peHUB Wire: Tuesday, October 27, 2009

New Jersey does not have a long history of investing in private equity, making its first fund commitments just four years ago. But that doesn’t mean that private equity won’t become an issue in next week’s gubernatorial election, where incumbant John Corzine is struggling to fend off Republican challenger Chris Christie.

Christie needs to land just a few more body blows, and I hear that he may attempt to tar Corzine with the growing rash of pay-to-play scandals involving state pension systems and private equity.

To be clear, there have been no formal or informal allegations of wrongdoing against the New Jersey Investment Management Board, which had invested in 88 private equity funds through June 2008 (carrying value of $2.85 billion). What I’ve heard from two sources, however, is that Christie’s campaign may simply raise the specter of impropriety, in the hopes that the talking point sticks in voters’ minds on election day.

Specifically, Christie would focus on New Jersey’s decision to do business with three firms that have figured prominently in scandals elsewhere: Apollo Management, The Carlyle Group and The Quadrangle Group.

Apollo would be the most direct connection, because it used ARVCO to raise money from New Jersey. For the uninitiated, ARVCO founder Al Villalobos currently figures into a political corruption investigation in California (although he is not personally being investigated), and there were lots of questions raised last month when CalPERS released details of ARVO’s contractual arrangements with Apollo. It is important to note, however, that a peHUB search of New Jersey election records find no mention of Villalobos, ARVCO or other ARVCO employees contributing to New Jersey elected officials (and there are state laws in place to combat such palm-greasing).

The Carlyle and Quadrangle relationships hits closer to home, in that both firms used indicted pl! acement agent Hank Morris to secure business from the New York Common Retirement Fund. Carlyle even agreed to repay $20 million, without acknowledging any wrongdoing (I’m told that Quadrangle is interested in settling, but hamstrung by the obstinance of former partner Steve Rattner). Moreover, Morris’ reportedly firm used to employ ex-NJ Senator Bob Torricelli.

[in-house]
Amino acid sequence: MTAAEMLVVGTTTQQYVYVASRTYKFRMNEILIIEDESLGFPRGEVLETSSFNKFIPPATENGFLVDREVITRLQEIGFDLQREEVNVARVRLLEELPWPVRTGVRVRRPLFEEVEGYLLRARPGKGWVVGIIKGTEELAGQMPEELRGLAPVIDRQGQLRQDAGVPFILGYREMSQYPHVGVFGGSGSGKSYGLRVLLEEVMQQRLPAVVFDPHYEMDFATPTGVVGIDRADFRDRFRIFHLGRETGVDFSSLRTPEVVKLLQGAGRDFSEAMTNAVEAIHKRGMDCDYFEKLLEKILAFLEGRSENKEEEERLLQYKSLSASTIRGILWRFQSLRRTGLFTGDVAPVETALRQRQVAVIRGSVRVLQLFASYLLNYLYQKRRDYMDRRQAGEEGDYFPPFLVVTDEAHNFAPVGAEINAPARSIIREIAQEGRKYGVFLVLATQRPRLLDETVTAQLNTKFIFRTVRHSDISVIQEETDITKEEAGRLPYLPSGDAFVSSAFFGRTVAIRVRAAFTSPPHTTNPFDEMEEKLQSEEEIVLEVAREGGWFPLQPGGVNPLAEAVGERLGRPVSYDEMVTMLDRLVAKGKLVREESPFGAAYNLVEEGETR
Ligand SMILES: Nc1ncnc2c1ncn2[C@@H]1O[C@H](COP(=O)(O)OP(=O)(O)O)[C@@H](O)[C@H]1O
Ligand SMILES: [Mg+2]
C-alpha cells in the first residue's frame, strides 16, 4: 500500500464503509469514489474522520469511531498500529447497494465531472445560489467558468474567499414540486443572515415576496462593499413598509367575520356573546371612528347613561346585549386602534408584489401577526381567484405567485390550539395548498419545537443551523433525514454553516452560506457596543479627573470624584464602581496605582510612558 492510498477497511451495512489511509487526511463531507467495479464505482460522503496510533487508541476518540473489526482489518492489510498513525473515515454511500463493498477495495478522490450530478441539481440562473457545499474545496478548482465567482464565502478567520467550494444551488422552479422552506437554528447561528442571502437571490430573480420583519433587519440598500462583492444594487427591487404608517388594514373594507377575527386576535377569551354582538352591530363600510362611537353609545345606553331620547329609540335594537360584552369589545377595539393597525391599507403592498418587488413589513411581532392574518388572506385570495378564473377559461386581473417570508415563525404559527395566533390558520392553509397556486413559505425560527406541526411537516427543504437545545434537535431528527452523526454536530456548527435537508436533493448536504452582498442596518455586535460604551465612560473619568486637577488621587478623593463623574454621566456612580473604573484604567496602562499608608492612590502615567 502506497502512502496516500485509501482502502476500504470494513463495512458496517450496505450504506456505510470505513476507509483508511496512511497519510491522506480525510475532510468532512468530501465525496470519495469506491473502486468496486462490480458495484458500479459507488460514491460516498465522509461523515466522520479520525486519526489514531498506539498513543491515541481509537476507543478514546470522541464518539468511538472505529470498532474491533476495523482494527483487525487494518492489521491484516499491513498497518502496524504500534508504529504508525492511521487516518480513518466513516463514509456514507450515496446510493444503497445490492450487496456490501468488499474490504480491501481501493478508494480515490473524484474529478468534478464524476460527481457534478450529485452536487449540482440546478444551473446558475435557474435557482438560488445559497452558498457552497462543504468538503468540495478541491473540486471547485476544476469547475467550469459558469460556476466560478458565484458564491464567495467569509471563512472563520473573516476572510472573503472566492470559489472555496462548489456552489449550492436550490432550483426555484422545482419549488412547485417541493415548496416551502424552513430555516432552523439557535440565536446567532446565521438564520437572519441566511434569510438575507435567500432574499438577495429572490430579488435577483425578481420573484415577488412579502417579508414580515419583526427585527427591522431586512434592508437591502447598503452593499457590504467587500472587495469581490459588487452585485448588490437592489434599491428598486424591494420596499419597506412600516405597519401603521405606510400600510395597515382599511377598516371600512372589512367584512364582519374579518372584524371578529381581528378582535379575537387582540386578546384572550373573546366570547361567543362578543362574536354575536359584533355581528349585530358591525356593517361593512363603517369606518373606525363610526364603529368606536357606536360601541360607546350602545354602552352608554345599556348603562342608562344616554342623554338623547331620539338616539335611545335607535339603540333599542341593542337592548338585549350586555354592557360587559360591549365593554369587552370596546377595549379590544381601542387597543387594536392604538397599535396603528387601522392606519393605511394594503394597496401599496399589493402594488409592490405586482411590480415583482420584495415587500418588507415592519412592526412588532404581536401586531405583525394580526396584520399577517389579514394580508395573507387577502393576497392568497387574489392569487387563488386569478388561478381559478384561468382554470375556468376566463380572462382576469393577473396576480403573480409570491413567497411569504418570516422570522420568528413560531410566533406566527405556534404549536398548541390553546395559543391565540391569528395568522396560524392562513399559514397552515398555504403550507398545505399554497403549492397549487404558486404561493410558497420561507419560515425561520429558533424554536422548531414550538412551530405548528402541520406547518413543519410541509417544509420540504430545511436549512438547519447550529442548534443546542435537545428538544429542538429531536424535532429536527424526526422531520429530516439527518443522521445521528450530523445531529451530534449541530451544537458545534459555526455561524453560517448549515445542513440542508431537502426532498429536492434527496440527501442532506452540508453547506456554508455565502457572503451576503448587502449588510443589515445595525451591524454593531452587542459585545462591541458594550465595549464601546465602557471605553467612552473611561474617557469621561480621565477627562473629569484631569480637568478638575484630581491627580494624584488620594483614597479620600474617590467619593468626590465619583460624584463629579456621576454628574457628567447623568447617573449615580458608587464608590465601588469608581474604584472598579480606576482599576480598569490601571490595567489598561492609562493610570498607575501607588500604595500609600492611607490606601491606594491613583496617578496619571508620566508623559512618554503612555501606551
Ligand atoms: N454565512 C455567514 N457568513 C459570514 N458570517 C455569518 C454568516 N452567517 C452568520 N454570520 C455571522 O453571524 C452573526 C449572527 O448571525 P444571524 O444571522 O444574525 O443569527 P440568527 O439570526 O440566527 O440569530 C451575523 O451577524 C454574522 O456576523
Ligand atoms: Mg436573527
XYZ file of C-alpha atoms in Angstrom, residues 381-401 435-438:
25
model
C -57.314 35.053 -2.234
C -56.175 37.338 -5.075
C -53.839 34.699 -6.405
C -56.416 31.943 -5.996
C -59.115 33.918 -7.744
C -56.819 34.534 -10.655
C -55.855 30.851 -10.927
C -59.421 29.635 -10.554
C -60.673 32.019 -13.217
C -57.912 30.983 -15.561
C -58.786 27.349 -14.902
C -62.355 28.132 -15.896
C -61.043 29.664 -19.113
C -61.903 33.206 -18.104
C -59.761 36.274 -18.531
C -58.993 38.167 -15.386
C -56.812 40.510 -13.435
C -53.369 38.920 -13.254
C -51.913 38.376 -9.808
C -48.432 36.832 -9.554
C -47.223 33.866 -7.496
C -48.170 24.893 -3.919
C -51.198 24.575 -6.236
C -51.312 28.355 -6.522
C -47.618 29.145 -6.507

Tying New Jersey to that scandal, however, would be factually specious. Neither Carlyle nor Quadrangle used Hank Morris to secure business from New Jersey, according to a memo that can be found here (.pdf). Instead, Carlyle used its in-house marketing team, while Quadrangle used a reputable agent named The Monument Group.

Unsubstantiated attacks, however, are commonplace just before the final weekend of a campaign. In addition, Christie could legitmately point out that the investments in Apollo and Quadrangle are both underwater (he might also be able to claim ! it of the three Carlyle funds — Carlyle Mezzanine Partners, Carlyle Mezzanine Partners II and Carlyle Reality Partners V — but I’ve been unable to find recent performance data on them).

Hopefully Christie won’t play this card, but it’s at least being considered. His campaign did not return requests for comment.

Top Three

General Atlantic has agreed to invest $150 million into Quality Technology Services, a Suwanee, Ga.-based provider of data center facilities and managed services. Morgan Stanley advised QualityTech on the deal.